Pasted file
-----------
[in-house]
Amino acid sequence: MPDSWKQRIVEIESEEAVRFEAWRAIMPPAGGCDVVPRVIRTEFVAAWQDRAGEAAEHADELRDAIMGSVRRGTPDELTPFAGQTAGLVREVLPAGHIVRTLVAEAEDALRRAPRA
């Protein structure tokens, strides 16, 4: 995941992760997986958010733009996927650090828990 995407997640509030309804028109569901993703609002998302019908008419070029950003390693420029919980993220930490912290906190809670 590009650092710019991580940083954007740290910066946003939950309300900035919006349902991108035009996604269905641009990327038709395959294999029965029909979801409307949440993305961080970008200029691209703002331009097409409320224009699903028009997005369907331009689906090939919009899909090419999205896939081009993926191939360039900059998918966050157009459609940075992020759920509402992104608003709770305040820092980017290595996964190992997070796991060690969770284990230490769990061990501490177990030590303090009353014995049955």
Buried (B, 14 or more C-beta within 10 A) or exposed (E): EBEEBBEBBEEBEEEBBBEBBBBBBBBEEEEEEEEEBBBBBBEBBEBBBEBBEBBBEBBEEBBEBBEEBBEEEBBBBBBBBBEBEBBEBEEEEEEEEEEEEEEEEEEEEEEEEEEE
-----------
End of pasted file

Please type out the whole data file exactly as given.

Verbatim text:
[in-house]
Amino acid sequence: MPDSWKQRIVEIESEEAVRFEAWRAIMPPAGGCDVVPRVIRTEFVAAWQDRAGEAAEHADELRDAIMGSVRRGTPDELTPFAGQTAGLVREVLPAGHIVRTLVAEAEDALRRAPRA
């Protein structure tokens, strides 16, 4: 995941992760997986958010733009996927650090828990 995407997640509030309804028109569901993703609002998302019908008419070029950003390693420029919980993220930490912290906190809670 590009650092710019991580940083954007740290910066946003939950309300900035919006349902991108035009996604269905641009990327038709395959294999029965029909979801409307949440993305961080970008200029691209703002331009097409409320224009699903028009997005369907331009689906090939919009899909090419999205896939081009993926191939360039900059998918966050157009459609940075992020759920509402992104608003709770305040820092980017290595996964190992997070796991060690969770284990230490769990061990501490177990030590303090009353014995049955």
Buried (B, 14 or more C-beta within 10 A) or exposed (E): EBEEBBEBBEEBEEEBBBEBBBBBBBBEEEEEEEEEBBBBBBEBBEBBBEBBEBBBEBBEEBBEBBEEBBEEEBBBBBBBBBEBEBBEBEEEEEEEEEEEEEEEEEEEEEEEEEEE